‘Be an Encourager. The World has plenty of Critics already’
No matter how old your children are, your praise and encouragement will help them feel good about themselves. This boosts their self-esteem and confidence. Sometimes rewards can be useful too, especially if you want to encourage good behaviour.
Praise is when you tell your child what you like about her or her behaviour. It goes a long way towards helping your child feel good about herself. Descriptive praise is when you tell your child exactly what it is that you like. For example, ‘I love the way you shared your Lego with your brother just now’. Descriptive praise is best for boosting self-esteem and building good behaviour – when children get praise for behaving well, they’re likely to want to keep behaving well.
Encouragement is praise for effort – for example, ‘You worked hard on that maths homework’. Praising effort can encourage your child to try hard in the future. But you can also use encouragement before and during an activity, for example, ‘Show me how well you can put your toys away’. Some children, especially those who are less confident, need more encouragement than others. Encouragement is particularly important for older children.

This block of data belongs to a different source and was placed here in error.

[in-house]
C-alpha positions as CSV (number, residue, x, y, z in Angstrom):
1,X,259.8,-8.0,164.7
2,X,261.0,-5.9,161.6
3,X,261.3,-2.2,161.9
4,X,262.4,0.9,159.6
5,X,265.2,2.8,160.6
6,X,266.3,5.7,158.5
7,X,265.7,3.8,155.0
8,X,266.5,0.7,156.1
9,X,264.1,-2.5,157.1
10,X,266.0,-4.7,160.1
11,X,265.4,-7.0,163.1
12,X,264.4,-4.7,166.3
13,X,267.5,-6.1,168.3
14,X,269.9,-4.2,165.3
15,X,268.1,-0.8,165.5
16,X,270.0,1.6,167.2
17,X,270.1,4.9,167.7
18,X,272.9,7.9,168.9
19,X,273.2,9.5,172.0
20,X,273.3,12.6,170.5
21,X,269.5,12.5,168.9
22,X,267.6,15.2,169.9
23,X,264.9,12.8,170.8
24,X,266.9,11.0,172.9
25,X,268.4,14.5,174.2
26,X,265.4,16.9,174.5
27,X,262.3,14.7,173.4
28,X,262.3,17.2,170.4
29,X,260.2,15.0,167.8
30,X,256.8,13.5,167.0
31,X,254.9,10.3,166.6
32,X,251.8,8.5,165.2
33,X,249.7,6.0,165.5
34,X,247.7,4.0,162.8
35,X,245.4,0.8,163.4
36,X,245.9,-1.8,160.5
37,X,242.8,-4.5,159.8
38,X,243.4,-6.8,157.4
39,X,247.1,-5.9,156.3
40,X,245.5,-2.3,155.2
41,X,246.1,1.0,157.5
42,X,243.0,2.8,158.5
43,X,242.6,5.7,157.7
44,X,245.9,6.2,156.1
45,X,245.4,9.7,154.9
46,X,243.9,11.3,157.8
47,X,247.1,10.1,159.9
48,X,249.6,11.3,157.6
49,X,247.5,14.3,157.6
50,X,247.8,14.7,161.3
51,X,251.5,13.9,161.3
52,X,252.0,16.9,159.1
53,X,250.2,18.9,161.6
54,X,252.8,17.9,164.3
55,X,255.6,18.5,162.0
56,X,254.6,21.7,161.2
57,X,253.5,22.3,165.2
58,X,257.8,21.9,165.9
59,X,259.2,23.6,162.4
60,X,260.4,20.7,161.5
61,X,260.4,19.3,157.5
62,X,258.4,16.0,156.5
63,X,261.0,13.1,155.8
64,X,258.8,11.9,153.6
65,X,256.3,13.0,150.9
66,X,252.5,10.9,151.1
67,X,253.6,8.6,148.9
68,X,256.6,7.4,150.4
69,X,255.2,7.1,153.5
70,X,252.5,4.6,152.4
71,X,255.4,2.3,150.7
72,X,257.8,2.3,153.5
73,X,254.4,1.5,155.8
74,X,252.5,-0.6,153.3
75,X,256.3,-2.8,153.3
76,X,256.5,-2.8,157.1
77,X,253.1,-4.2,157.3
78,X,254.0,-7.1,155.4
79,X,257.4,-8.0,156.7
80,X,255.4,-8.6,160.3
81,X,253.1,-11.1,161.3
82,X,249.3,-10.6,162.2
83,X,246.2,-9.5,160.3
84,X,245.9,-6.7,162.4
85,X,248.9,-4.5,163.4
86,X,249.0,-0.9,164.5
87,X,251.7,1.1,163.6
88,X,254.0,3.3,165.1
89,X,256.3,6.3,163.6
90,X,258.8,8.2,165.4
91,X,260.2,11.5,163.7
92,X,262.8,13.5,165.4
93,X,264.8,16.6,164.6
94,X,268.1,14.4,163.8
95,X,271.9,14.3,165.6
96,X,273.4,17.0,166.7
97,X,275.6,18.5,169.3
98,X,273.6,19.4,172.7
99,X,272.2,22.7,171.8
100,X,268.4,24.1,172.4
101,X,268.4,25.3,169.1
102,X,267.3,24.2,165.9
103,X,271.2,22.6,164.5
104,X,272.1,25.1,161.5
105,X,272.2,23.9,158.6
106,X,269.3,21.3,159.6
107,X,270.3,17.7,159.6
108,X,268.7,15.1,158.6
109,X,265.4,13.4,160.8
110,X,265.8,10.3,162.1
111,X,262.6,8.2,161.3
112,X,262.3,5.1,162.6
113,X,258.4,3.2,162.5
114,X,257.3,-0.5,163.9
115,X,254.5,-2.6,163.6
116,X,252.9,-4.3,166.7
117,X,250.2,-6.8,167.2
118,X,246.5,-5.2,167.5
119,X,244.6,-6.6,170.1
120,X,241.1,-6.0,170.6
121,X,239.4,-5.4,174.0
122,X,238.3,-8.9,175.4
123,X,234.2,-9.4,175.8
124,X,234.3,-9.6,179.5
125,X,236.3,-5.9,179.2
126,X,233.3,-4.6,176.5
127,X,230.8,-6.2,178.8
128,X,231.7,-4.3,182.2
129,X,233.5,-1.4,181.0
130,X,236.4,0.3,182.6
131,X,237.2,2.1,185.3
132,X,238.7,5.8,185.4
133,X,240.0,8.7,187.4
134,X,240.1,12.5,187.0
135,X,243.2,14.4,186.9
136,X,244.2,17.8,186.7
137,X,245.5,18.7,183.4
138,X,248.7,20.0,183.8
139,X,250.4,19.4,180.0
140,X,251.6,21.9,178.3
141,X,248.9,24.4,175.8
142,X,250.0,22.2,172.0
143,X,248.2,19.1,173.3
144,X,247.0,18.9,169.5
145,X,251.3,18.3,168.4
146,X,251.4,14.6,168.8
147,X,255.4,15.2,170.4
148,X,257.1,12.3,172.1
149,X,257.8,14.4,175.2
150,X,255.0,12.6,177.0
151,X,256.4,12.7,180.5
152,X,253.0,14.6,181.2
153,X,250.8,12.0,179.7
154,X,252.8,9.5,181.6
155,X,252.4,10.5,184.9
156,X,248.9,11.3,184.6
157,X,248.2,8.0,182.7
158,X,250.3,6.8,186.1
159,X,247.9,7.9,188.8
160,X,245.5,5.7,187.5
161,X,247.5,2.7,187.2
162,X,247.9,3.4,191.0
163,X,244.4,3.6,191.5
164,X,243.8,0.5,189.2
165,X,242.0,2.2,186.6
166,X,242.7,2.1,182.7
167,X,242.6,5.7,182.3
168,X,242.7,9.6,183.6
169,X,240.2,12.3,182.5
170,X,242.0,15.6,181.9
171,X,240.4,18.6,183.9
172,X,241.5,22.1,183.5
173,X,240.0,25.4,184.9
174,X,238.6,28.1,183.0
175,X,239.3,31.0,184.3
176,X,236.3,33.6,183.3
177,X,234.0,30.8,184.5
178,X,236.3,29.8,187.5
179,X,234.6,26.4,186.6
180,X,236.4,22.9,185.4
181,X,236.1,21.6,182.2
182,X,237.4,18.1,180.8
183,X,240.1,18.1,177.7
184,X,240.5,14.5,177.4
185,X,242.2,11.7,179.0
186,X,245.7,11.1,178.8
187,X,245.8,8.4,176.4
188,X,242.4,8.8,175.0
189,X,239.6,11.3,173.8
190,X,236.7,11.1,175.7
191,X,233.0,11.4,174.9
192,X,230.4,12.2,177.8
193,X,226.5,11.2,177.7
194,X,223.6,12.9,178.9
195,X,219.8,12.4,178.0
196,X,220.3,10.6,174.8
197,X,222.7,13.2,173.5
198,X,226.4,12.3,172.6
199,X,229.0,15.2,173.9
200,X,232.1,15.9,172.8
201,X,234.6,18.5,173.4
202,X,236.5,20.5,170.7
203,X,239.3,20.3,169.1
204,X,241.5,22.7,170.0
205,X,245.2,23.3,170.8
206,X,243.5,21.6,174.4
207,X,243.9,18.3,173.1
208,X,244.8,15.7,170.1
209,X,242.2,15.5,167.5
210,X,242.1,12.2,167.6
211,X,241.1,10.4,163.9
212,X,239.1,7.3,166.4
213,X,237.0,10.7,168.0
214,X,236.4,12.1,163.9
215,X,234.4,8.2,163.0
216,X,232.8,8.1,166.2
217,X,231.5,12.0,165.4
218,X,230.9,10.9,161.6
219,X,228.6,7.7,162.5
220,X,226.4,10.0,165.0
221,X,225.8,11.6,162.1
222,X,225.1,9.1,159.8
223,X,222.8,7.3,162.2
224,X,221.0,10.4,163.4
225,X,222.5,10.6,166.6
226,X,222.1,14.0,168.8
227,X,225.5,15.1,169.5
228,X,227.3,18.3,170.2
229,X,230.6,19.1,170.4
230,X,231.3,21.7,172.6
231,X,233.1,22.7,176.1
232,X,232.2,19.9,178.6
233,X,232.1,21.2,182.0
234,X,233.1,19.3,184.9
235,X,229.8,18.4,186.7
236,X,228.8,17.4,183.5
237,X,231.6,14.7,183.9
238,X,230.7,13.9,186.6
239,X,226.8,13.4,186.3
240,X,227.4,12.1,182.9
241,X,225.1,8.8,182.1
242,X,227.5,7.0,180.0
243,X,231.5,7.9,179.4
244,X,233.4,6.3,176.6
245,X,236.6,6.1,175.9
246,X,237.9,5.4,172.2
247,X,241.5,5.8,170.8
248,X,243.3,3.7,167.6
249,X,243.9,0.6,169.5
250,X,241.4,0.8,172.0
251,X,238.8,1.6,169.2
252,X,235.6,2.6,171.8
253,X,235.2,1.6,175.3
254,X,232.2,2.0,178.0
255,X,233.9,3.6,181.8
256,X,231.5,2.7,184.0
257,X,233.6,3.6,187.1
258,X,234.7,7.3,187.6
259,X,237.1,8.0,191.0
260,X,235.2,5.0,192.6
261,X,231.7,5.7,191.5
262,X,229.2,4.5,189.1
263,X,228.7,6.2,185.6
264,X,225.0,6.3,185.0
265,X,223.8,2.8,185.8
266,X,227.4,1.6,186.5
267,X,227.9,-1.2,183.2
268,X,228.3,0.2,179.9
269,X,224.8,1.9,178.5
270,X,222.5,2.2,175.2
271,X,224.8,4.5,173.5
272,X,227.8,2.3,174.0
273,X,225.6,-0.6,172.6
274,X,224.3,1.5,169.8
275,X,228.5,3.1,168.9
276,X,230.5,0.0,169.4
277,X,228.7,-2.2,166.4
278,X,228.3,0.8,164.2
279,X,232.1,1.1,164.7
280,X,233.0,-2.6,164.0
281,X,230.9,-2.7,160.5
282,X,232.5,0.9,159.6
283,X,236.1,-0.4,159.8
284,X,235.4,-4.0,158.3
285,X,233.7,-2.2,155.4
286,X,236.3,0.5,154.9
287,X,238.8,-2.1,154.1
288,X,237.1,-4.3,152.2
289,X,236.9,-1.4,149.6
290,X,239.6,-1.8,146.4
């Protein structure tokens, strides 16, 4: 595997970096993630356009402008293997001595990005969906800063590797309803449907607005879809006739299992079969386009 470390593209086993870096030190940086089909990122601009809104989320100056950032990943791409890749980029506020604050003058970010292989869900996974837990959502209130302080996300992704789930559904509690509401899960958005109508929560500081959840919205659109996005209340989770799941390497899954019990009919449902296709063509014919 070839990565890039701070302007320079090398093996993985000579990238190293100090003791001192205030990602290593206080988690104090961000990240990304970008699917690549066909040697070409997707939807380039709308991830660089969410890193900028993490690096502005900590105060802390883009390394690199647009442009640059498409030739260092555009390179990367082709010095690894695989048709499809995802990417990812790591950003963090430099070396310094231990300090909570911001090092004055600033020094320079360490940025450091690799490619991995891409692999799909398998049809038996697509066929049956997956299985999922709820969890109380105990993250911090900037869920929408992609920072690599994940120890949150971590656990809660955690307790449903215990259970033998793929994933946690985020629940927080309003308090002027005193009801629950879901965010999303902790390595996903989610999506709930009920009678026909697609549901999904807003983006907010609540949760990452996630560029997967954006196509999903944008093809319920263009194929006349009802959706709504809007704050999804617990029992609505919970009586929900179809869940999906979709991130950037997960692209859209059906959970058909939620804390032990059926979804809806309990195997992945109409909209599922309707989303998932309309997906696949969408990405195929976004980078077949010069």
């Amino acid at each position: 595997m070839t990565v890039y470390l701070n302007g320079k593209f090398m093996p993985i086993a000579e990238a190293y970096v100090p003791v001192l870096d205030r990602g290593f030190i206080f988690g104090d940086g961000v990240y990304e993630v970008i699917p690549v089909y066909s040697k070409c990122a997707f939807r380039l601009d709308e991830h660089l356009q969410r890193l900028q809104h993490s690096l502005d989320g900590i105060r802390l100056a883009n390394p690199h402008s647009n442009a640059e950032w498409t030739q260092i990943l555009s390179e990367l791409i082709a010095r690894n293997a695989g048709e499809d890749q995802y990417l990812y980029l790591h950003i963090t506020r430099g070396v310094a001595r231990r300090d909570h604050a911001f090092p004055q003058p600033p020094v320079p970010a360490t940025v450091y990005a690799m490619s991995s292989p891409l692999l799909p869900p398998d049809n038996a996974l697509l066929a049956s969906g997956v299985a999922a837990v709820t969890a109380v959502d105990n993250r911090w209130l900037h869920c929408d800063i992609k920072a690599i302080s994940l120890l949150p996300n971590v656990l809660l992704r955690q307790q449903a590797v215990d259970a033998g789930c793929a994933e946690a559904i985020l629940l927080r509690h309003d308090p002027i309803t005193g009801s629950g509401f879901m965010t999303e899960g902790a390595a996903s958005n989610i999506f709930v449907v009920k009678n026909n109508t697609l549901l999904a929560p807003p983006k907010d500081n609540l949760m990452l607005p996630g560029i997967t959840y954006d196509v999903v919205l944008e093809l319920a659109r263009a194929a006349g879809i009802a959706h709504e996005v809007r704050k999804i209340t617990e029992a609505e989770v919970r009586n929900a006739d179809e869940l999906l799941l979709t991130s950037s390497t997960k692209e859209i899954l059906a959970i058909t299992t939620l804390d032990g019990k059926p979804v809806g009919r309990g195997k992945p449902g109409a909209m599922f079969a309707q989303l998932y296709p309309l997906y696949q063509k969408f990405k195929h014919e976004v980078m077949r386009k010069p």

Rewards are a consequence of good behaviour. It’s a way of saying ‘well done’ after your child has done something good or behaved well. It could be a treat, a surprise or an extra privilege. Rewards can make your praise and encouragement more effective in encouraging good behaviour. Most behaviour is influenced by the consequences that follow it, so when you reward your child’s behaviour, the behaviour is more likely to happen again in the future.
Sometimes it’s easier to criticise than it is to compliment. Bad behaviour is more obvious than good behaviour – you’re much more likely to notice when your child is yelling than you are to notice when your child is quietly reading a book. Try to pay attention to the good behaviour, too!